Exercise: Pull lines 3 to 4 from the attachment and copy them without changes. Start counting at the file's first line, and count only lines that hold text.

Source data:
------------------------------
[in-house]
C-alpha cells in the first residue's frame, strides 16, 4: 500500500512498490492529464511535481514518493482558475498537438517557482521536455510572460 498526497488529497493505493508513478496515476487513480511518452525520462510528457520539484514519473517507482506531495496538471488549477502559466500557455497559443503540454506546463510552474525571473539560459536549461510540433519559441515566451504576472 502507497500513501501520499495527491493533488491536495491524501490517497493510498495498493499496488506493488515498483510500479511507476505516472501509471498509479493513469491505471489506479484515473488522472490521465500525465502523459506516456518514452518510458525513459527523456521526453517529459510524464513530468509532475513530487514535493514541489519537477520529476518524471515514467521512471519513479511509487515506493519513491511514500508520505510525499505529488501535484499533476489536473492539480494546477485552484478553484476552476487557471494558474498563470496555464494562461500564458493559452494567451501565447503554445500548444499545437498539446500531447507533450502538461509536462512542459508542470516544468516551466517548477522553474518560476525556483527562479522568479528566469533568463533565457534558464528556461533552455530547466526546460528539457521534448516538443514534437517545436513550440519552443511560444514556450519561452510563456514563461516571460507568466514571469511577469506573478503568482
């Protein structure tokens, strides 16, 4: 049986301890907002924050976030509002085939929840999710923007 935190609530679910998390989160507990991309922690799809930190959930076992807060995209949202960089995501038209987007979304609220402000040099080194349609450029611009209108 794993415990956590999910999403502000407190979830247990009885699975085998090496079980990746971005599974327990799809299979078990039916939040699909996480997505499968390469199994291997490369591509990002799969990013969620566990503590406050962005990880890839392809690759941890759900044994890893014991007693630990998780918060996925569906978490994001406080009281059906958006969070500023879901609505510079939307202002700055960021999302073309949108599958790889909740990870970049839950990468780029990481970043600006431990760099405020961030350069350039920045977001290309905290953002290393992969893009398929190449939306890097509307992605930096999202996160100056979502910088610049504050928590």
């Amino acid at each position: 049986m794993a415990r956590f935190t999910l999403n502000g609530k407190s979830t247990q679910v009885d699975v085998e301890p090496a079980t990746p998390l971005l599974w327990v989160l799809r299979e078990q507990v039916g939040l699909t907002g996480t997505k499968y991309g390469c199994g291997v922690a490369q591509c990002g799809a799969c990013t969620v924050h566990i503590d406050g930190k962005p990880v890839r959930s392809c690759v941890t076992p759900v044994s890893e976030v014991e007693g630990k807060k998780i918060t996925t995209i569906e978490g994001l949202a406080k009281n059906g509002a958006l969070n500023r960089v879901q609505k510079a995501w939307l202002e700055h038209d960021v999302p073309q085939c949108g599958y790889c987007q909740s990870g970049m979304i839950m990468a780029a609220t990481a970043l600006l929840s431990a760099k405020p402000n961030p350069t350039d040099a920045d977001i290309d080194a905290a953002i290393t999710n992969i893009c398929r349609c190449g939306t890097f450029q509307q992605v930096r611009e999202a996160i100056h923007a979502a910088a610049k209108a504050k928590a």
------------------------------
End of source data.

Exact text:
């Protein structure tokens, strides 16, 4: 049986301890907002924050976030509002085939929840999710923007 935190609530679910998390989160507990991309922690799809930190959930076992807060995209949202960089995501038209987007979304609220402000040099080194349609450029611009209108 794993415990956590999910999403502000407190979830247990009885699975085998090496079980990746971005599974327990799809299979078990039916939040699909996480997505499968390469199994291997490369591509990002799969990013969620566990503590406050962005990880890839392809690759941890759900044994890893014991007693630990998780918060996925569906978490994001406080009281059906958006969070500023879901609505510079939307202002700055960021999302073309949108599958790889909740990870970049839950990468780029990481970043600006431990760099405020961030350069350039920045977001290309905290953002290393992969893009398929190449939306890097509307992605930096999202996160100056979502910088610049504050928590």
């Amino acid at each position: 049986m794993a415990r956590f935190t999910l999403n502000g609530k407190s979830t247990q679910v009885d699975v085998e301890p090496a079980t990746p998390l971005l599974w327990v989160l799809r299979e078990q507990v039916g939040l699909t907002g996480t997505k499968y991309g390469c199994g291997v922690a490369q591509c990002g799809a799969c990013t969620v924050h566990i503590d406050g930190k962005p990880v890839r959930s392809c690759v941890t076992p759900v044994s890893e976030v014991e007693g630990k807060k998780i918060t996925t995209i569906e978490g994001l949202a406080k009281n059906g509002a958006l969070n500023r960089v879901q609505k510079a995501w939307l202002e700055h038209d960021v999302p073309q085939c949108g599958y790889c987007q909740s990870g970049m979304i839950m990468a780029a609220t990481a970043l600006l929840s431990a760099k405020p402000n961030p350069t350039d040099a920045d977001i290309d080194a905290a953002i290393t999710n992969i893009c398929r349609c190449g939306t890097f450029q509307q992605v930096r611009e999202a996160i100056h923007a979502a910088a610049k209108a504050k928590a």